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Pastor Glenn McDonald: Worth Fighting For


Let’s face it: Sean Astin is never going to live down Rudy.

 

The 53-year-old actor is best known for playing the lead role in the 1993 film about Daniel Reuttiger, a real-life walk-on to the Notre Dame football team. 

 

He even lampooned himself in a commercial in which former NFL stars just can’t help themselves: the only way they know how to relate to him is by chanting,“Ru-dy! Ru-dy!” 

 

He’s also known as “the guy with four fathers.” They include Michael Tell (his biological father, with actress Patty Duke), John Astin (his adoptive father, who married Duke), Desi Arnaz Jr. (with whom Duke had had a relationship) and Michael Pearce (whom Duke married when Sean was 15). "I can call any of them on the phone any time I want to. John, Desi, Mike, or Papa Mike ... my four dads.’’

 

That’s almost as convoluted as the storyline in J.R.R. Tolkien’s Lord of the Rings trilogy, in which Astin plays Samwise Gamgee the hobbit in the 2001-2003 films directed by Peter Jackson.

 

Sam’s call is to accompany his hobbit friend Frodo, who is charged with carrying the Ring of Power to its demise in a churning volcano.

 

Along the way they endure incredible suffering. It seems certain they will perish in the attempt to do what is right.

 

In The Two Towers, the second of the three films, Frodo has reached the end of his endurance: “I can’t do this, Sam.”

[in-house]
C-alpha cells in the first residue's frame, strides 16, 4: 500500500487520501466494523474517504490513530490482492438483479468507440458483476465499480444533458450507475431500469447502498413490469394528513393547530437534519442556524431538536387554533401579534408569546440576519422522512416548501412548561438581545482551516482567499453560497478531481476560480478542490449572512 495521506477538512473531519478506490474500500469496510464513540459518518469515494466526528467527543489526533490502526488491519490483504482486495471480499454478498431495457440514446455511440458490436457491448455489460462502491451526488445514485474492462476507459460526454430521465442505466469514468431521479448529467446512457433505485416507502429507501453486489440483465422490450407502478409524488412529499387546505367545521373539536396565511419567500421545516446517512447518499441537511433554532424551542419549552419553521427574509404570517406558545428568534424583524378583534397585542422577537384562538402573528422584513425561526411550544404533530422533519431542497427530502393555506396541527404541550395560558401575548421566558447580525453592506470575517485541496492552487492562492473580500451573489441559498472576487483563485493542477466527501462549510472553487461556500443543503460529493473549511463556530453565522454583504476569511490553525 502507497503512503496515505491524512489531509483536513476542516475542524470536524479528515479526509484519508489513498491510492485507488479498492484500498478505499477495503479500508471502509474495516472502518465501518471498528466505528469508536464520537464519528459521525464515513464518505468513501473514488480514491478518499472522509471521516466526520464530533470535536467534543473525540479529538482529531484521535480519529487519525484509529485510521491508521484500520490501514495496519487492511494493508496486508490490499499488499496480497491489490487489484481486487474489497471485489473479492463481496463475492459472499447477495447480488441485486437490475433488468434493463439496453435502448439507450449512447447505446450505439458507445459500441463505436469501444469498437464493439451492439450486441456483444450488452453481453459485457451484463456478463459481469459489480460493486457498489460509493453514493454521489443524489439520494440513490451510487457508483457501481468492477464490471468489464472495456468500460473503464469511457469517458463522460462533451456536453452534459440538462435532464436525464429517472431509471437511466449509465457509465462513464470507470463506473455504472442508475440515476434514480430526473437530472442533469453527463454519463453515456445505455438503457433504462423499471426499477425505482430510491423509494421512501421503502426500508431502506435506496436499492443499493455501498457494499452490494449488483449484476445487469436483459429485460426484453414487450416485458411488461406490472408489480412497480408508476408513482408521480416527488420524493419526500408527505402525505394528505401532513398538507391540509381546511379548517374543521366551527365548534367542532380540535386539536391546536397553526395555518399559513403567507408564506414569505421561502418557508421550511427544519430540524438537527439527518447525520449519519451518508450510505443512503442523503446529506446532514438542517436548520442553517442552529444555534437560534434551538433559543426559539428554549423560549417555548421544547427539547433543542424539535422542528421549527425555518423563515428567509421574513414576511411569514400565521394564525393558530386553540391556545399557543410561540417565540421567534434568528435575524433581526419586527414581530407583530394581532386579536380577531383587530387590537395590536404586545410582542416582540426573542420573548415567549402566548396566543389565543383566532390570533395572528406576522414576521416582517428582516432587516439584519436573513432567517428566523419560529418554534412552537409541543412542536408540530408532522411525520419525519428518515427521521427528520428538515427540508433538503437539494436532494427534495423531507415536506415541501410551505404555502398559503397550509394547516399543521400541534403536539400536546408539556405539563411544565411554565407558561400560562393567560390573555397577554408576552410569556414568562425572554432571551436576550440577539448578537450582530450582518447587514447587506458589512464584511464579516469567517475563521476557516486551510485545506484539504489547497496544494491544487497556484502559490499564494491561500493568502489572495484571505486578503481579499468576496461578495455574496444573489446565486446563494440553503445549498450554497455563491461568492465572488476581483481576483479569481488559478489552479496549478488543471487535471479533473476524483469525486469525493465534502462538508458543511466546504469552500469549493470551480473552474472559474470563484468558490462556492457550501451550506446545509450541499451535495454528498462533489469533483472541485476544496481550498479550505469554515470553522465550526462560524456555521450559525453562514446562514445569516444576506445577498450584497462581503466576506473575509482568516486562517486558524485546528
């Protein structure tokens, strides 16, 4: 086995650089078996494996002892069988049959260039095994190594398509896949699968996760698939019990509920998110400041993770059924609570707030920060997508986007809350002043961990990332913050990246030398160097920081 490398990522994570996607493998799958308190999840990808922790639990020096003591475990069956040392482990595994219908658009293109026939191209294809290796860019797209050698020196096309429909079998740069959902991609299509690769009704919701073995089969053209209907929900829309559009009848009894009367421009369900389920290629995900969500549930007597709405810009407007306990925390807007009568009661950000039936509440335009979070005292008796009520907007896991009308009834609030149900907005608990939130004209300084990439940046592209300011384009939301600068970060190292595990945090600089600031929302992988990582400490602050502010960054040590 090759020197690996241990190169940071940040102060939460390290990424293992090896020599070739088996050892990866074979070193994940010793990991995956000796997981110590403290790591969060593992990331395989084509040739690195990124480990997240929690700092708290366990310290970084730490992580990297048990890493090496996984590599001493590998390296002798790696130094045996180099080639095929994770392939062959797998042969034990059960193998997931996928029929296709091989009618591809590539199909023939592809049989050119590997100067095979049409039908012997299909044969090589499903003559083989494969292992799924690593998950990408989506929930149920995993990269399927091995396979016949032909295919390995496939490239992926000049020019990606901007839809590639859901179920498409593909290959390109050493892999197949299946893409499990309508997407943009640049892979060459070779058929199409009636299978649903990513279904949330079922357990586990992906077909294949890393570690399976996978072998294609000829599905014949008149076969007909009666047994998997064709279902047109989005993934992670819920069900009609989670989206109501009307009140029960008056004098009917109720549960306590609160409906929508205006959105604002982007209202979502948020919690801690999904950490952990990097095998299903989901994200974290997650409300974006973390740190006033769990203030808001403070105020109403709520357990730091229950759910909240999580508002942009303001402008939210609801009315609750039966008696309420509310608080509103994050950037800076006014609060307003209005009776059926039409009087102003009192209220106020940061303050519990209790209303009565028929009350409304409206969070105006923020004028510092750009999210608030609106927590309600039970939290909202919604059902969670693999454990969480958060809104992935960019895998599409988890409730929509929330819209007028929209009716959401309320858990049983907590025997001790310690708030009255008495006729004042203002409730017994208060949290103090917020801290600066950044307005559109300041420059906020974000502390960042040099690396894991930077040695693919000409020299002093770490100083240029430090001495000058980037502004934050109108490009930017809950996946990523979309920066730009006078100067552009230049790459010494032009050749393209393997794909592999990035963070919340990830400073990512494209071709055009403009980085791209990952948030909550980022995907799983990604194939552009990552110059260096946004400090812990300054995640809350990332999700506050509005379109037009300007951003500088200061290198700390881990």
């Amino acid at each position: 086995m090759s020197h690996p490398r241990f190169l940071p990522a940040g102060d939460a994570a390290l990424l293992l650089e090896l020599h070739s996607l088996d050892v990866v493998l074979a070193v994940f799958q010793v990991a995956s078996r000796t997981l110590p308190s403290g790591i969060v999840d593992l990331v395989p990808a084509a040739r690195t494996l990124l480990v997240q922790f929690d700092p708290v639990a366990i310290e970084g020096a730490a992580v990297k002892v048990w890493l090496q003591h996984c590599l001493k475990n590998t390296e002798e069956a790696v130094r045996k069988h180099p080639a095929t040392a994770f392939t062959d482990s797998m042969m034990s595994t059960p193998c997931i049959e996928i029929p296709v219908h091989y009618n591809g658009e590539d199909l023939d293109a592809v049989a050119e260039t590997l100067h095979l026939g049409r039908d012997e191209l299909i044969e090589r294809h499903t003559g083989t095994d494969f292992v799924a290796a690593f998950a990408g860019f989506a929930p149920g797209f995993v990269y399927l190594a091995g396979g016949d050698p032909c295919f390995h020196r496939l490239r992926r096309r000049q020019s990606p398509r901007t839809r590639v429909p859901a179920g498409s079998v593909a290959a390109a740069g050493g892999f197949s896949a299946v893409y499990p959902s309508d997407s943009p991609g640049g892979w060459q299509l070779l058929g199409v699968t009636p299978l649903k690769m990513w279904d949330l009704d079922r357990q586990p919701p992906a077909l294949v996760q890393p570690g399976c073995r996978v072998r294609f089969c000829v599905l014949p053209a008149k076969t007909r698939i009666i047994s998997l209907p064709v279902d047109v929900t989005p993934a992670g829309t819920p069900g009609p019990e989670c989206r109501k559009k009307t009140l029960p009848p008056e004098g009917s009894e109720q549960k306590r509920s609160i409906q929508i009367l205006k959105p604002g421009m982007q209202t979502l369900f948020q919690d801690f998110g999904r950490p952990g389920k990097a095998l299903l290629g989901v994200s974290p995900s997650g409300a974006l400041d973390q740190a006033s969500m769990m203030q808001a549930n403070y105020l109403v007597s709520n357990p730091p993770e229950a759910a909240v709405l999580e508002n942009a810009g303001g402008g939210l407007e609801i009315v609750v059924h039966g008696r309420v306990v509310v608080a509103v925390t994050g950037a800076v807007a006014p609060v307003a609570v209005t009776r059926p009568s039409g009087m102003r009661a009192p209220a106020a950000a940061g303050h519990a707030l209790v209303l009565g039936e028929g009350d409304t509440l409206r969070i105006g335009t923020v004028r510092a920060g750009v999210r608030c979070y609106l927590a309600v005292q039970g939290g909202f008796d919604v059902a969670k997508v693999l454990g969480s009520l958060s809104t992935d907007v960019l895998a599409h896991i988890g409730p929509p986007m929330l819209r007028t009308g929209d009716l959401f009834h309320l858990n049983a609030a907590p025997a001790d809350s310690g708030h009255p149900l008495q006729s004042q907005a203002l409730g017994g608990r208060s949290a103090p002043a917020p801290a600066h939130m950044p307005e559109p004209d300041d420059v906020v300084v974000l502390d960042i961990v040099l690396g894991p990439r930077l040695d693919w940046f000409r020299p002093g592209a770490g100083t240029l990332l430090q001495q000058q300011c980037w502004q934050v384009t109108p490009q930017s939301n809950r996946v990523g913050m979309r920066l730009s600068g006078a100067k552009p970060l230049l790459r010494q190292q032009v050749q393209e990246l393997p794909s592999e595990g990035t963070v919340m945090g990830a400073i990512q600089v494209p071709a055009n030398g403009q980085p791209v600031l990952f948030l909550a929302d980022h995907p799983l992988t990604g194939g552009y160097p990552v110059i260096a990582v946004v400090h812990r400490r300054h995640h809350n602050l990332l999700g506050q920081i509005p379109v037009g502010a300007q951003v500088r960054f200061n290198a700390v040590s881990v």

Sam responds with the most moving statement in the entire Lord of the Rings saga:

 

“I know. It’s all wrong. By rights we shouldn’t even be here. But we are.

 

“It’s like in the great stories, Mr. Frodo. The ones that really mattered. Full of darkness and danger, they were. And sometimes you didn’t want to know the end. 

 

“Because how could the end be happy? How could the world go back to the way it was when so much bad had happened? 

 

“But in the end, it’s only a passing thing, this shadow. Even darkness must pass. A new day will come. And when the sun shines it will shine out the clearer. Those were the stories that stayed with you. That meant something, even if you were too small to understand why.

 

“But I think, Mr. Frodo, I do understand. I know now. Folk in those stories had lots of chances of turning back, only they didn’t. They kept going. Because they were holding on to something.”

 

Frodo asks, “What are we holding onto, Sam?”

 

Sam responds, “That there’s some good in this world, Mr. Frodo. And it’s worth fighting for.”

 

Check out the stirring way Jackson staged this conversation in the film.  

 

Apart from a Story that gives meaning to our existence, our present circumstances can seem unbearable.

 

Scripture tells a Story – the greatest of all the great stories, as Sam might put it – in which the darkness will pass. It will be only a passing thing. A shadow. And a new day will come.

 

Here’s how the Story ends: “Then I saw a new heaven and a new earth… And I heard a loud voice from the throne saying, ‘Look! God’s dwelling place is now among the people, and he will dwell with them. They will be his people, and God himself will be with them and be their God. He will wipe every tear from their eyes. There will be no more death or mourning or crying or pain, for the old order of things has passed away’” (Revelation 21:1,3,4).

 

Between now and the finale of God’s incredible Story, what are we supposed to be doing?

 

Our call is to hold on, even when we have chances to turn back.

 

Because there’s some good in this world. 

 

And it’s worth fighting for.

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